Samsung Electronics (SSNLF) has agreed to buy Harman International Industries (HAR) for $8 billion in a move that will boost its competitiveness in the fast-growing automotive electronics technology, the two companies announced on Monday.

The Suwon, South Korea-based conglomerate will pay $112 per share in cash for Harman, whose offerings including car systems, auto and visual products and other connected products. Harman's shares closed at $87.65 on Friday.  

The move comes as Samsung continues to stand on shaky ground since fire incidents on batteries have forced the world's largest smartphone maker to withdraw its flagship Galaxy Note 7, leaving room for Action Alerts PLUS holding Apple (AAPL) - Get Report and other rivals to fill the void. Samsung has also had to recall 2.8 million washing machines in the U.S. following reports the machine tops can detach during use.

"Samsung just did what I begged Apple to do: buy Harman. This is a brilliant move for Samsung as Harman knows the connected car best," said TheStreet's Jim Cramer. "For $8 billion in cash Samsung now can own the infotainment and cybersecurity of the car!"

In mid-October, Samsung warned investors that the discontinuation of Galaxy Note 7 will lead to a mid-3 trillion won ($2.6 billion) negative impact on its operating profit in the fourth quarter of 2016 and the first quarter of 2017. Samsung reported net income of 19.06 trillion won on sales of 200.65 trillion won in 2015.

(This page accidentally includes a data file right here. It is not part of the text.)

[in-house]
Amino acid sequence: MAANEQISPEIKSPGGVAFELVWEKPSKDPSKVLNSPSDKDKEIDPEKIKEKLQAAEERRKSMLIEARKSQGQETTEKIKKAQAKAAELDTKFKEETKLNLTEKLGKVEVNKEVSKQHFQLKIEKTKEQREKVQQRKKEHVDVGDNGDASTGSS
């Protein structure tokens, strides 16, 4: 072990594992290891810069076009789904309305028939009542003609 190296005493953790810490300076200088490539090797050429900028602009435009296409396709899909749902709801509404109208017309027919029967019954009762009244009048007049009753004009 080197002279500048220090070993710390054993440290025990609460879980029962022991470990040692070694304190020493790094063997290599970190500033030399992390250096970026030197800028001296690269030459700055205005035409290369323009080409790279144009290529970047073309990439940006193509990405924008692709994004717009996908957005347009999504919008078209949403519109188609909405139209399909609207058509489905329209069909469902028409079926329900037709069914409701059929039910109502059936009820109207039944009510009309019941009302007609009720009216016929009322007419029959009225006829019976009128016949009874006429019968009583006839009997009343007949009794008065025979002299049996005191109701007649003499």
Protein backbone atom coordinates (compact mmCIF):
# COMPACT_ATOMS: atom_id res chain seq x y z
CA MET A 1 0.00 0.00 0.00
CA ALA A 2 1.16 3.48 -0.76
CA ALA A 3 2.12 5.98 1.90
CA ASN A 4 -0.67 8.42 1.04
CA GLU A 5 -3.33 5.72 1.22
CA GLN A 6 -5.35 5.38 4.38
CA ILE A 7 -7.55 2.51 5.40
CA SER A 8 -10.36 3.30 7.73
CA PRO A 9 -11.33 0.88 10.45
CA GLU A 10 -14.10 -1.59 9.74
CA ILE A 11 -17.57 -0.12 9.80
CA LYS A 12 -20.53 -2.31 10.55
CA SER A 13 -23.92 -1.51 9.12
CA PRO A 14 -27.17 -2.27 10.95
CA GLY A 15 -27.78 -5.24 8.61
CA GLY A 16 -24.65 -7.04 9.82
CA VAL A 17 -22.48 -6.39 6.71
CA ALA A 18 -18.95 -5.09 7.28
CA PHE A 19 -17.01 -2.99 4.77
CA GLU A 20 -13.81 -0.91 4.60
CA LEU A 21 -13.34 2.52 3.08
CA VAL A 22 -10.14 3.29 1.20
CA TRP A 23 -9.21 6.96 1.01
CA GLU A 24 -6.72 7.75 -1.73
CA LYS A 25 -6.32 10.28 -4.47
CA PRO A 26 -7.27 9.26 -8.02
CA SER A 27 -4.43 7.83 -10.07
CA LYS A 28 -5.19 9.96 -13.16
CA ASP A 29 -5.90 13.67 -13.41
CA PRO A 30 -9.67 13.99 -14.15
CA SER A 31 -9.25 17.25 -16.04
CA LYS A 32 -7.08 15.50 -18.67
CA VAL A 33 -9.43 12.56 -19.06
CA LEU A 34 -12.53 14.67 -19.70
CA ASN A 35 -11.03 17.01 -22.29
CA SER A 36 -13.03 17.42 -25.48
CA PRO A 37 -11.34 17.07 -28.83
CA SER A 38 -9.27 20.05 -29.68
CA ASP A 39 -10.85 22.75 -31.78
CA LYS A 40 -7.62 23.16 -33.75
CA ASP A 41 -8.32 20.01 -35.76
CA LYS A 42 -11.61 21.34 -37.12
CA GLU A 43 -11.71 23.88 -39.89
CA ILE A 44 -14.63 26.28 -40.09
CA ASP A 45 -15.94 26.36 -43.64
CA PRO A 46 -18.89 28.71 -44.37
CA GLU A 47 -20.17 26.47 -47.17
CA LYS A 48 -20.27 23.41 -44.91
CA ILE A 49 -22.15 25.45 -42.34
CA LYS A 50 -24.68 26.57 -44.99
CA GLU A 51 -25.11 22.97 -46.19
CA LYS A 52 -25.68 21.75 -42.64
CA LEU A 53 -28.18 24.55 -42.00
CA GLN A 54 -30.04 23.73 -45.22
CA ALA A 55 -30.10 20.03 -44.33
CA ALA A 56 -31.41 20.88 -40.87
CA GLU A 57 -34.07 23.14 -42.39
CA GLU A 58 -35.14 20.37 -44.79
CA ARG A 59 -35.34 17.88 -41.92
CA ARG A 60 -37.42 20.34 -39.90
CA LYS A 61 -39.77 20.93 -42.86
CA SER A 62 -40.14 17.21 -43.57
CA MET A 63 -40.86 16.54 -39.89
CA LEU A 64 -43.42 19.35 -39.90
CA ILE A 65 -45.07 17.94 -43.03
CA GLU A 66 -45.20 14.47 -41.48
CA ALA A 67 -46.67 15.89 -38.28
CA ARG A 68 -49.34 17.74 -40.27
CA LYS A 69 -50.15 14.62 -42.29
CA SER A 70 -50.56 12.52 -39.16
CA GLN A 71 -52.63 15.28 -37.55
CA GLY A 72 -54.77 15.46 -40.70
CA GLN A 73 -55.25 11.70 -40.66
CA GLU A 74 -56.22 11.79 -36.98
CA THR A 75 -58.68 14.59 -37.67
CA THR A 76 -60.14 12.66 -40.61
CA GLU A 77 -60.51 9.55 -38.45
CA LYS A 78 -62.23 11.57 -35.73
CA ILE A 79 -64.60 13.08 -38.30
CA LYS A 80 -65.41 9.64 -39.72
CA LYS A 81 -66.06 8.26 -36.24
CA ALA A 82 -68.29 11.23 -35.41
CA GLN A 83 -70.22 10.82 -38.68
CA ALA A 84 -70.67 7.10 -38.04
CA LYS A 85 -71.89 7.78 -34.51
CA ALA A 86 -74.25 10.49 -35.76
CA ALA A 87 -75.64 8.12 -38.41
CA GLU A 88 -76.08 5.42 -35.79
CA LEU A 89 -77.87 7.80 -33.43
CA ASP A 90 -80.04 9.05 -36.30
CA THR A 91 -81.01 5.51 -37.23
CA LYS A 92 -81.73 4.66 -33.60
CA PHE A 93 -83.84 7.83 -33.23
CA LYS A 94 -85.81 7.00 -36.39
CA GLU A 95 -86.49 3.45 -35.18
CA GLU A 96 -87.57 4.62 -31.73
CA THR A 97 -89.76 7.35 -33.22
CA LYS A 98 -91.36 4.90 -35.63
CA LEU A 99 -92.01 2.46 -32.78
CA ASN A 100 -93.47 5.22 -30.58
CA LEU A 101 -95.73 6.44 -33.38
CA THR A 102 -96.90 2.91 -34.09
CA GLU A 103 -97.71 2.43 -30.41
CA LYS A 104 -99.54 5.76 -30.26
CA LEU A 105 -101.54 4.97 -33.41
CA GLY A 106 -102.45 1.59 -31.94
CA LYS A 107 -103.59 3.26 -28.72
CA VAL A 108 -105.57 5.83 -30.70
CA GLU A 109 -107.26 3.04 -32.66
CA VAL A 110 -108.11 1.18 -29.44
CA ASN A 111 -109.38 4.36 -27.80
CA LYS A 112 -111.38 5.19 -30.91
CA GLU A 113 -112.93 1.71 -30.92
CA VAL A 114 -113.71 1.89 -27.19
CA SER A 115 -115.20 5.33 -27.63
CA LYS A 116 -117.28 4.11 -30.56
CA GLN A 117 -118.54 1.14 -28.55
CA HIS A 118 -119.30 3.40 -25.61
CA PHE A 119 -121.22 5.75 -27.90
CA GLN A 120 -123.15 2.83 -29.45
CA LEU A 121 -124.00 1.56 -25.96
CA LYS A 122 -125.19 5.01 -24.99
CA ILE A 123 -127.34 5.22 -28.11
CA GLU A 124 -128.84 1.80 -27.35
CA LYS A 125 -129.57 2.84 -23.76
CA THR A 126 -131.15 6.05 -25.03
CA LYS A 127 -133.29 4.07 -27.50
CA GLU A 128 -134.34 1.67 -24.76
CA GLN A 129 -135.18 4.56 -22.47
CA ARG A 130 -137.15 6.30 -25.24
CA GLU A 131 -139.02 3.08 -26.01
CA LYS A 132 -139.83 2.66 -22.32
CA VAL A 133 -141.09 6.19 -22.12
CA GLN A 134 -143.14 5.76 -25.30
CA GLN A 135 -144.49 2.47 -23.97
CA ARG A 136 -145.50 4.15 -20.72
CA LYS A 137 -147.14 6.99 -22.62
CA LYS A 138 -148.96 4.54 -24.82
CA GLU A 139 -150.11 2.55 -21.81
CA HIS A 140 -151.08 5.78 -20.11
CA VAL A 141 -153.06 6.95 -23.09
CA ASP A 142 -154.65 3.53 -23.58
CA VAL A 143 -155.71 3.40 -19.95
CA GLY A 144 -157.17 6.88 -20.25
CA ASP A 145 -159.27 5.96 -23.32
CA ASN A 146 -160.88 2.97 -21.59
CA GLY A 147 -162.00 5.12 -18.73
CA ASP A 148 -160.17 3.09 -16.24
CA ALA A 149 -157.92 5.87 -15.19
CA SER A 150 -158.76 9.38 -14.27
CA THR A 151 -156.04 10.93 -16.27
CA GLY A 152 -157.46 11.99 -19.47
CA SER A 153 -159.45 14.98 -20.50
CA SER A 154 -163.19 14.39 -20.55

The announcement by the South Korean maker also comes at a time when momentum heats up for the automotive electronics market, a trend which has led to other acquisitions as players fight for speed. Samsung estimates the automotive electronics marker to expand to more than $100 billion by 2025.

Last month, Qualcomm (QCOM) - Get Report agreed to buy the world's largest automotive semiconductor maker (and Action Alerts PLUS holding) NXP Semiconductors (NXPI) - Get Report for $47 billion.

Harman reported $7.0 billion in sales in the year ended September 30. Of this, about 65% was automotive-related. The company has order backlog of about $24 billion for such products in the current year, according to the release.

Samsung said it values both Harman's technology for in-vehicle technologies as well as its long-term relationships with the world's leading automakers, and that it hopes to integrate it with its own expertise in connected devices and semiconductors.

"As a Tier 1 automotive supplier with deep customer relationships, strong brands, leading technology and a recognized portfolio of best-in-class products, HARMAN immediately establishes a strong foundation for Samsung to grow our automotive platform," said Samsung CEO Oh-Hyun Kwon.